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Why me and booze are taking a break

'I'm giving up porn," I announce solemnly as the entire family sits down to dinner one night.

Everyone looks at me like I'm mad. It's not the reaction I was expecting. My eldest chuckles. Someone else chokes. My 10-year-old looks at me wide-eyed over a fork frozen in mid-air "Food on the plate," I gesture to him with my chin. "Knife and fork please."

"You're . . . giving up . . . porn," says my wife, cutlery suspended in front of her like a steering wheel.

"What? No! Drink. Alcohol. I'm giving up alcohol," I say. "Until Christmas."

"You said porn," my eldest confides.

"I did?"

Of course, there's a perfectly innocent explanation. I'd just been reading an article about male preoccupations, vices, the things men do. Beer, gambling, smoking, pornography and so on. I never even look at porn. I have no interest in it. The word just slipped out. I didn't mean it.

"Right," says my wife.

"Methinks he doth protest too much," mutters my son.

"And I'm banning Shakespeare too," I say under my eyebrows.

But my self-righteousness has evaporated. I'm only happy her parents weren't there.

Things don't go much better at my local.

I steam in after a brisk winter's walk, doors banging behind me, brushing the cold off like bugs.

"Pint," says the barman. He's telling me, not asking me.

"Coffee," I correct him, rubbing my hands together, trying not to sound pious and failing. "Two sugars," I add dangerously. I don't want people thinking I've turned into a health nut.

As an afterthought, I toss my car keys on to the bar. I'm not even driving, but this is week one on the wagon and I feel like I need an excuse not to be drinking. The gesture is wasted on the bartender, who has turned his back and is cursing over the coffee machine My friends roll in.

We're all locals, we only know each other through the pub and routinely hook up over Sunday pints to talk about everything and nothing, to decompress, a process I usually look forward to.

"Another coffee?" the barman asks me, emphasising the word 'coffee'. I'm sure I sense an undertone of sarcasm.

"Bottle of beer," I say this time, through gritted teeth, sounding a bit like a bad ventriloquist. "Non-alcoholic."

My mate continues the act of placing his coat on a nearby hook in slow motion now, eyeing me suspiciously. "Why?" he says, suddenly sounding betrayed. "What's up?" Clearly something must be wrong with me.

So, why did I go on the dry? Give up the gargle just as party season approaches? It's a reasonable enough question and it all started with a visit to the doctor.

I'd gone with a cough made worse by persistent heartburn -- an uncomfortable case of acid reflux.

"Do you drink?" asked the doctor.

"Who doesn't," I shrugged.

"Much?" she added.

How much is 'much'? Much of muchness. One or two. Maybe two or three times a week. And wine at dinner. But I can feel myself becoming defensive.

"Well, there's your problem," says the doctor, folding her arms. I don't like the word 'problem'. But is it really as simple as that? To be honest, I'd prefer a tablet or some syrup. A prescription in return for the €50 surgery fee would be nice.

"If you say one or two, generally it means more," says the doc. "People generally understate their consumption."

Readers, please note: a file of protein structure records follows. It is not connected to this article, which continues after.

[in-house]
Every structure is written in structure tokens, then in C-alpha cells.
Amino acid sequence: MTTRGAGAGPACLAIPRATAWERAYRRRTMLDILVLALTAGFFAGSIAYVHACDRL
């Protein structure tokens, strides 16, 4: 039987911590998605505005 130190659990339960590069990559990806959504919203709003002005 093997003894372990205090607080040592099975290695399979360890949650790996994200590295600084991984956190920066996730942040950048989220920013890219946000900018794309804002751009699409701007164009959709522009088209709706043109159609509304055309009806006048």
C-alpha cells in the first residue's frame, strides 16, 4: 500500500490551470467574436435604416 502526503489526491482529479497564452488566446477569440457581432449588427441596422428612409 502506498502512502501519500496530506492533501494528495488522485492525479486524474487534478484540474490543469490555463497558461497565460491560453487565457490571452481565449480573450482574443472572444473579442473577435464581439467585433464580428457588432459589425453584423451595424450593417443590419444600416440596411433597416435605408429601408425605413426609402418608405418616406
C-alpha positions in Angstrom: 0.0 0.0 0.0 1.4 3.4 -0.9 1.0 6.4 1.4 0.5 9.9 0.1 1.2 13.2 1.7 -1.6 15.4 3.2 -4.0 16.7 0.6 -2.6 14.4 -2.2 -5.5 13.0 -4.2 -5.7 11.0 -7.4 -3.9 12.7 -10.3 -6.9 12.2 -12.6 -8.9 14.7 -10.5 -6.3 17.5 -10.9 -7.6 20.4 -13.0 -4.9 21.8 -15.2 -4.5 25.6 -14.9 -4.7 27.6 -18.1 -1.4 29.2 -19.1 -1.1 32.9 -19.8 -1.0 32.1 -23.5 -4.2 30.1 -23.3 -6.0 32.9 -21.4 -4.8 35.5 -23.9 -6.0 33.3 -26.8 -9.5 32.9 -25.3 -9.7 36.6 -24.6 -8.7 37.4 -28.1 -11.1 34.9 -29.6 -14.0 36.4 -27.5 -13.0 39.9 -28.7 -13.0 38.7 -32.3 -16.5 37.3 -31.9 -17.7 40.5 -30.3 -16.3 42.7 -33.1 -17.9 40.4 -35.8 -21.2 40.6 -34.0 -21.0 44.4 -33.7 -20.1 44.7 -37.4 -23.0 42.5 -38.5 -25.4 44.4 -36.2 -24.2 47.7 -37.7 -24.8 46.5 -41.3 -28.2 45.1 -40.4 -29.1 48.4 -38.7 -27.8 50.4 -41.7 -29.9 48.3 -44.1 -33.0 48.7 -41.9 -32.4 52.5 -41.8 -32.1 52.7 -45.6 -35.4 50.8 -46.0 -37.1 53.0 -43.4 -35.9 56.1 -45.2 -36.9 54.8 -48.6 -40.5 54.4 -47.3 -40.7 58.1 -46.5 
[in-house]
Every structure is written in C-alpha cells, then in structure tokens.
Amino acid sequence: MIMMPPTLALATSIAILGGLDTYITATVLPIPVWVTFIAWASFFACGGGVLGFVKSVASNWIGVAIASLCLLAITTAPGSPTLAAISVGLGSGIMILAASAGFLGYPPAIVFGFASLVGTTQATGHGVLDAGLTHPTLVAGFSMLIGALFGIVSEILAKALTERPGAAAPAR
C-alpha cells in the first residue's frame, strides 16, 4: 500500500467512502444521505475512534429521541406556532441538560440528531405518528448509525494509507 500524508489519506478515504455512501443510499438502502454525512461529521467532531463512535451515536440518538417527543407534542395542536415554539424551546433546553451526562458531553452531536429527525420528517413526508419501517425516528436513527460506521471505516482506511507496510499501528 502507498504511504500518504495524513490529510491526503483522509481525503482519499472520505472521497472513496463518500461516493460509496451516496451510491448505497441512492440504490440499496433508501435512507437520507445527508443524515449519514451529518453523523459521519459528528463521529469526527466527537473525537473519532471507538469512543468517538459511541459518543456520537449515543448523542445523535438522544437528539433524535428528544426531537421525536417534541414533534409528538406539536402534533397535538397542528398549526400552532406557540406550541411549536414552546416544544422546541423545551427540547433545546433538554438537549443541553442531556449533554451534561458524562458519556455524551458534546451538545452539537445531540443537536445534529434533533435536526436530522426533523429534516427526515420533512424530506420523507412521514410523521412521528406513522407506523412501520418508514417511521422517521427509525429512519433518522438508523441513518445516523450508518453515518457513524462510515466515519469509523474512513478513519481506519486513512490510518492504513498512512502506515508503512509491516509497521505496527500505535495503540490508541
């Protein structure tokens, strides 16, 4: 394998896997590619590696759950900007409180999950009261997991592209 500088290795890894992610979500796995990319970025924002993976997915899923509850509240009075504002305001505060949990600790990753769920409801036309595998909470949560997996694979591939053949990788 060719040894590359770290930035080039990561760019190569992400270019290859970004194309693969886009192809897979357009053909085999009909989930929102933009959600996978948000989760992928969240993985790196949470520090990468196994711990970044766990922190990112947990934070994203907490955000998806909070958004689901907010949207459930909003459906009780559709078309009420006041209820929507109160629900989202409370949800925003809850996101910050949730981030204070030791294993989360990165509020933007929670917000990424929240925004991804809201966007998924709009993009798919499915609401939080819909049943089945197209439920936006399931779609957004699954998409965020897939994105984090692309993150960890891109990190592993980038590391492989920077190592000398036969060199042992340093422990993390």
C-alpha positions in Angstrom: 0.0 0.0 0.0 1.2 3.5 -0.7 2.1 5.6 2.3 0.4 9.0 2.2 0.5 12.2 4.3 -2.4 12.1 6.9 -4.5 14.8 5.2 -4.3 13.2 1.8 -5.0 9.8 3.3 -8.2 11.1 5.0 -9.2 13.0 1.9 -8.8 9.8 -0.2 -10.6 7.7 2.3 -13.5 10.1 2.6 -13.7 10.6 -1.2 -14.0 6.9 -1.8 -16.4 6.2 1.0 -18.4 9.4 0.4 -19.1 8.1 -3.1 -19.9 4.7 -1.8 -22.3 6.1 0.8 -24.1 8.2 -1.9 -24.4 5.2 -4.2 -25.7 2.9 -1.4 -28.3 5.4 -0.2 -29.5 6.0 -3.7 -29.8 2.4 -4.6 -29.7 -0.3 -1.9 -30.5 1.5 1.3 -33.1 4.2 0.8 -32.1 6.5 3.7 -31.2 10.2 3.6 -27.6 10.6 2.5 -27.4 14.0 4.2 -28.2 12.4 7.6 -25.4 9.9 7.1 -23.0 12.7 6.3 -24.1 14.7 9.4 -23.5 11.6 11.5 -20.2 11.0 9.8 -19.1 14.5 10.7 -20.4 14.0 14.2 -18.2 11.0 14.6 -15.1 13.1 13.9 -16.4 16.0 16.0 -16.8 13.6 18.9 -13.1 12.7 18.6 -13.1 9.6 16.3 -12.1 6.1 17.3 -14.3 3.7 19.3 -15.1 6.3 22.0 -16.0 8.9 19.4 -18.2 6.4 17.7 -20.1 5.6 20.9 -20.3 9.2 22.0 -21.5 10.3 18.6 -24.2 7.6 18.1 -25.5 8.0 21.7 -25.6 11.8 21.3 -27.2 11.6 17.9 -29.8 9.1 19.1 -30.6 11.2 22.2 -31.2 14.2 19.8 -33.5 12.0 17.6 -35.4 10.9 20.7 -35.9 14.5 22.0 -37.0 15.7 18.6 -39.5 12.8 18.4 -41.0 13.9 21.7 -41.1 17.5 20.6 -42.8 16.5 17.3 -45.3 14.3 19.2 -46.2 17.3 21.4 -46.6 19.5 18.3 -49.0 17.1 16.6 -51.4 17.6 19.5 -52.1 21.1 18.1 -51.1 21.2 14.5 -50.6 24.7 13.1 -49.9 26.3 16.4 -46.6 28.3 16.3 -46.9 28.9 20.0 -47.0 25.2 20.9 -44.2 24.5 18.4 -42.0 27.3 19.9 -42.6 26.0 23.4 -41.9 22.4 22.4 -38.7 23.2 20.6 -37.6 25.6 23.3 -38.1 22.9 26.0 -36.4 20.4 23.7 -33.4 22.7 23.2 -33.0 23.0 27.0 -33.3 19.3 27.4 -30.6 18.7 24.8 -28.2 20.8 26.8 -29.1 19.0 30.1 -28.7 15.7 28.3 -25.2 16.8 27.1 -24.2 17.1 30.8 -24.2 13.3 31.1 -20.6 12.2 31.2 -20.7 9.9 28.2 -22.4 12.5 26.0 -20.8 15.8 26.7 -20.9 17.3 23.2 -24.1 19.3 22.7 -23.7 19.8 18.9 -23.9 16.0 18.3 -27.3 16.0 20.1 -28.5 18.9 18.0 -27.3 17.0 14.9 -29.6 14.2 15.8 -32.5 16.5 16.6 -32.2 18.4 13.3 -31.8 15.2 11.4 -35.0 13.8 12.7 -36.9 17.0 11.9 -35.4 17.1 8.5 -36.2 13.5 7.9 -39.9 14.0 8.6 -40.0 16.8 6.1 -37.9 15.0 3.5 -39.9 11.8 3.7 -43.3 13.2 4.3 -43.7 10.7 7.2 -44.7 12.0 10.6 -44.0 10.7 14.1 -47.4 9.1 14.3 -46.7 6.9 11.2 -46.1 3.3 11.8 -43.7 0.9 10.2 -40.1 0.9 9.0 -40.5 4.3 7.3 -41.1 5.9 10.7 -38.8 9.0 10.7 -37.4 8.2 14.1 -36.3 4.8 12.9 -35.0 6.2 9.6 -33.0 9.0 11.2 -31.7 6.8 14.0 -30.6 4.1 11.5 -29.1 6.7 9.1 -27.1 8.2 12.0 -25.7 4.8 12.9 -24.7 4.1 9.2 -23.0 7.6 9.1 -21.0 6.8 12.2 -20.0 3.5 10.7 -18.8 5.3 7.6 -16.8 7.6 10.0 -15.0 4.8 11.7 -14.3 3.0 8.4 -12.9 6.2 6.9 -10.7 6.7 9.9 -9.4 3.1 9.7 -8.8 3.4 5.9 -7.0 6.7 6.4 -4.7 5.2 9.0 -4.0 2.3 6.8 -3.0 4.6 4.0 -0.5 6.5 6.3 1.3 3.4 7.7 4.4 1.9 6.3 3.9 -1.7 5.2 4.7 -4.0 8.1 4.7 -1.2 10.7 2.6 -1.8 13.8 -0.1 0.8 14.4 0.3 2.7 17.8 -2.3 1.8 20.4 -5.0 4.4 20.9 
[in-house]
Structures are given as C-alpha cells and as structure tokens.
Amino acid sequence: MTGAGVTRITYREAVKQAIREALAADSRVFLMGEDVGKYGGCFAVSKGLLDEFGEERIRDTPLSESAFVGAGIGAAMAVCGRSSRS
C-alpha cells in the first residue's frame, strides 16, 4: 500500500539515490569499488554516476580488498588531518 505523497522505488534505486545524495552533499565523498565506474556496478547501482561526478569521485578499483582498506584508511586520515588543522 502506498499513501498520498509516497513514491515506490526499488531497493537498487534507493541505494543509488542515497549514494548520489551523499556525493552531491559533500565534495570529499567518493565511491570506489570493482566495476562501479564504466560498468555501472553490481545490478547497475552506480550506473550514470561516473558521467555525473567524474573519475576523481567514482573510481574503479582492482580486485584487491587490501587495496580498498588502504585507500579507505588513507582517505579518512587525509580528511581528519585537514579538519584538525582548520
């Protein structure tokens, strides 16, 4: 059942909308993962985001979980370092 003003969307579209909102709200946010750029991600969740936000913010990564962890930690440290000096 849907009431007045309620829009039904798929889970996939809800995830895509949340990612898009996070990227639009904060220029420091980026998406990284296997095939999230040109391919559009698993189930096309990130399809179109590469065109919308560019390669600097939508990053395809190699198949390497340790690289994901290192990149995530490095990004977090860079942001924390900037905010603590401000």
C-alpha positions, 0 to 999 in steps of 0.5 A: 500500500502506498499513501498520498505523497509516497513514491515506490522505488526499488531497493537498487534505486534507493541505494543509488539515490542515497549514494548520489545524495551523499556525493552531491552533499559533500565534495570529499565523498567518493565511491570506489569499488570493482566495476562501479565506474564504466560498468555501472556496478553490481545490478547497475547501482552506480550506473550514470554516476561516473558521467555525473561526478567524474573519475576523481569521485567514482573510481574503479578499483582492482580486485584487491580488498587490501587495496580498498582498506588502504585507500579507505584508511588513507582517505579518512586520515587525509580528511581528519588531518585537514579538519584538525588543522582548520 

Do they? Not in my experience. I've lost count of how often I've overheard a conversation on the train or in the supermarket checkout queue. "I had a few cans before I left the house, then three pints here and four more there and by the time everyone arrived I was twisted. I didn't get home until four. The head's hangin' off me today," or words to that effect. Everywhere. All the time.

"Even if you're not overstating matters," says the doctor back in the surgery, and I hate the way she says 'matters' like it's some big deal, "that level of consumption will cause you problems in 10 years time," she says. "Given your age," she adds, and I wince.

In the end, my wallet makes up my mind for me. I'll forego the usual overindulgence in the run-up to Christmas and save myself money and brain cells. Simple.

The whole first week I'm astonished at how many social occasions crop up to which booze is central. A late lunch with a columnist, a dinner presentation, a meeting here or there and generally in some pub or other. God help me when the Christmas season really kicks off.

But as the weeks wear on, I feel less conspicuous going Ballygowan over beer or juice over Jemmy. It does get easier. I'd been most concerned about spoiling other people's fun, that my choosing not to drink would put a dampener on a party atmosphere or 'wreck their buzz'. But that's not the case.

But the first time I really feel in my element not drinking is when my wife and I are going to a function in town one night, first of the season.

"You have a drink," I tell her, "I'll drive." And I can't help saying it as if I'm making some sort of sacrifice. In truth, I relish just being able to say it at all and mean it. I bask in the glorious self-righteousness of the moment. I look forward to being able to form a thin line with my lips and look on stoically as she enjoys her wine. "I'm designated driver," I'll confide to the nearest stranger.

"Of course," she says,chucking me the keys. "You're off booze until Christmas, I almost forgot."

I instantly regret making my announcement at the dinner table which, to be honest, I'd only done to explain why I hadn't bought any wine.

If only I'd feigned forgetfulness, then this night would now be mine. How heavenly to finally have been the one to turn around first and say under my breath, "Are you sure you haven't had enough?"

Now all I can do is shut up and drink my soda and lime. Or eat my words. Christmas never seemed so far away.

Me and my big mouth.